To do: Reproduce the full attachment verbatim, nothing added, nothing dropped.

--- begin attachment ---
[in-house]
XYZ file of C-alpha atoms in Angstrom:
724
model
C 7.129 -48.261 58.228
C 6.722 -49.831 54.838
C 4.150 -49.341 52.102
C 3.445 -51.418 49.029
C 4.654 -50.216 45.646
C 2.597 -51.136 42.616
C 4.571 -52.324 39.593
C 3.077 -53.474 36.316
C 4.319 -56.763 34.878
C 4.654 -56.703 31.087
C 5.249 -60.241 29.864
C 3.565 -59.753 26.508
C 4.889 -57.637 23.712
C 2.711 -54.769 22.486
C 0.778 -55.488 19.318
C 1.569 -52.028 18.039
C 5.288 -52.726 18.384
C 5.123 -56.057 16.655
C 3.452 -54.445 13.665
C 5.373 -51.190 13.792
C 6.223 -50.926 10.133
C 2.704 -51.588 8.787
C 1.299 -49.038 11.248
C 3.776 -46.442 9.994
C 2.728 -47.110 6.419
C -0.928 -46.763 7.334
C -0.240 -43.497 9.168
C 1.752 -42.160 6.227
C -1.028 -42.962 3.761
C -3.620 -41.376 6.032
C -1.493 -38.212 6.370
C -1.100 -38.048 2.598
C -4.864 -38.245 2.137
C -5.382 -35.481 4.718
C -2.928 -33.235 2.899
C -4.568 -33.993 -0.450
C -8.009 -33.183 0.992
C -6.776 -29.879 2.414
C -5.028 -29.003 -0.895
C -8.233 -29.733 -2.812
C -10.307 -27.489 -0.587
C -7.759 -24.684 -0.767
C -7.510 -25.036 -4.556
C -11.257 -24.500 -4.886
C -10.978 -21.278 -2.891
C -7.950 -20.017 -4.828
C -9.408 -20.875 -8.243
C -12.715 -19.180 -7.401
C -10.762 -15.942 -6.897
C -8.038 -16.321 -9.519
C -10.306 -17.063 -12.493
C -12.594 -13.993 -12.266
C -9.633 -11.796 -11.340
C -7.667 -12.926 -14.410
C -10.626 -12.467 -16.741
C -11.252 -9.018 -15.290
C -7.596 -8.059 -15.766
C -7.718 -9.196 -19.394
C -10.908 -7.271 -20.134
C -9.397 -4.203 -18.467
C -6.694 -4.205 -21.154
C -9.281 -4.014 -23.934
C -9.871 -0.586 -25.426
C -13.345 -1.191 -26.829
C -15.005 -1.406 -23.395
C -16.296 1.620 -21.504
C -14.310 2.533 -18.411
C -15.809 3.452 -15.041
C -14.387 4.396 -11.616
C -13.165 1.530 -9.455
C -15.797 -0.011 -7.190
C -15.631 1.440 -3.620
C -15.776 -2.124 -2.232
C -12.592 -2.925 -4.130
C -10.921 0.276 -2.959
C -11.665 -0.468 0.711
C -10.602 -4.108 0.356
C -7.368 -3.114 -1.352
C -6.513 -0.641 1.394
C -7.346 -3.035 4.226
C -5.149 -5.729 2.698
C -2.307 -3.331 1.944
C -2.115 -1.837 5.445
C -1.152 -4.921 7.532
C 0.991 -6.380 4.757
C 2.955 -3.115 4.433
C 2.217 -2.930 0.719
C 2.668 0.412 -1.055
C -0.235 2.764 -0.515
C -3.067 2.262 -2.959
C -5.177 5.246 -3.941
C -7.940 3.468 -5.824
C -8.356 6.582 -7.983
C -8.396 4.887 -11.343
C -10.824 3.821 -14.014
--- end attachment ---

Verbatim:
[in-house]
XYZ file of C-alpha atoms in Angstrom:
724
model
C 7.129 -48.261 58.228
C 6.722 -49.831 54.838
C 4.150 -49.341 52.102
C 3.445 -51.418 49.029
C 4.654 -50.216 45.646
C 2.597 -51.136 42.616
C 4.571 -52.324 39.593
C 3.077 -53.474 36.316
C 4.319 -56.763 34.878
C 4.654 -56.703 31.087
C 5.249 -60.241 29.864
C 3.565 -59.753 26.508
C 4.889 -57.637 23.712
C 2.711 -54.769 22.486
C 0.778 -55.488 19.318
C 1.569 -52.028 18.039
C 5.288 -52.726 18.384
C 5.123 -56.057 16.655
C 3.452 -54.445 13.665
C 5.373 -51.190 13.792
C 6.223 -50.926 10.133
C 2.704 -51.588 8.787
C 1.299 -49.038 11.248
C 3.776 -46.442 9.994
C 2.728 -47.110 6.419
C -0.928 -46.763 7.334
C -0.240 -43.497 9.168
C 1.752 -42.160 6.227
C -1.028 -42.962 3.761
C -3.620 -41.376 6.032
C -1.493 -38.212 6.370
C -1.100 -38.048 2.598
C -4.864 -38.245 2.137
C -5.382 -35.481 4.718
C -2.928 -33.235 2.899
C -4.568 -33.993 -0.450
C -8.009 -33.183 0.992
C -6.776 -29.879 2.414
C -5.028 -29.003 -0.895
C -8.233 -29.733 -2.812
C -10.307 -27.489 -0.587
C -7.759 -24.684 -0.767
C -7.510 -25.036 -4.556
C -11.257 -24.500 -4.886
C -10.978 -21.278 -2.891
C -7.950 -20.017 -4.828
C -9.408 -20.875 -8.243
C -12.715 -19.180 -7.401
C -10.762 -15.942 -6.897
C -8.038 -16.321 -9.519
C -10.306 -17.063 -12.493
C -12.594 -13.993 -12.266
C -9.633 -11.796 -11.340
C -7.667 -12.926 -14.410
C -10.626 -12.467 -16.741
C -11.252 -9.018 -15.290
C -7.596 -8.059 -15.766
C -7.718 -9.196 -19.394
C -10.908 -7.271 -20.134
C -9.397 -4.203 -18.467
C -6.694 -4.205 -21.154
C -9.281 -4.014 -23.934
C -9.871 -0.586 -25.426
C -13.345 -1.191 -26.829
C -15.005 -1.406 -23.395
C -16.296 1.620 -21.504
C -14.310 2.533 -18.411
C -15.809 3.452 -15.041
C -14.387 4.396 -11.616
C -13.165 1.530 -9.455
C -15.797 -0.011 -7.190
C -15.631 1.440 -3.620
C -15.776 -2.124 -2.232
C -12.592 -2.925 -4.130
C -10.921 0.276 -2.959
C -11.665 -0.468 0.711
C -10.602 -4.108 0.356
C -7.368 -3.114 -1.352
C -6.513 -0.641 1.394
C -7.346 -3.035 4.226
C -5.149 -5.729 2.698
C -2.307 -3.331 1.944
C -2.115 -1.837 5.445
C -1.152 -4.921 7.532
C 0.991 -6.380 4.757
C 2.955 -3.115 4.433
C 2.217 -2.930 0.719
C 2.668 0.412 -1.055
C -0.235 2.764 -0.515
C -3.067 2.262 -2.959
C -5.177 5.246 -3.941
C -7.940 3.468 -5.824
C -8.356 6.582 -7.983
C -8.396 4.887 -11.343
C -10.824 3.821 -14.014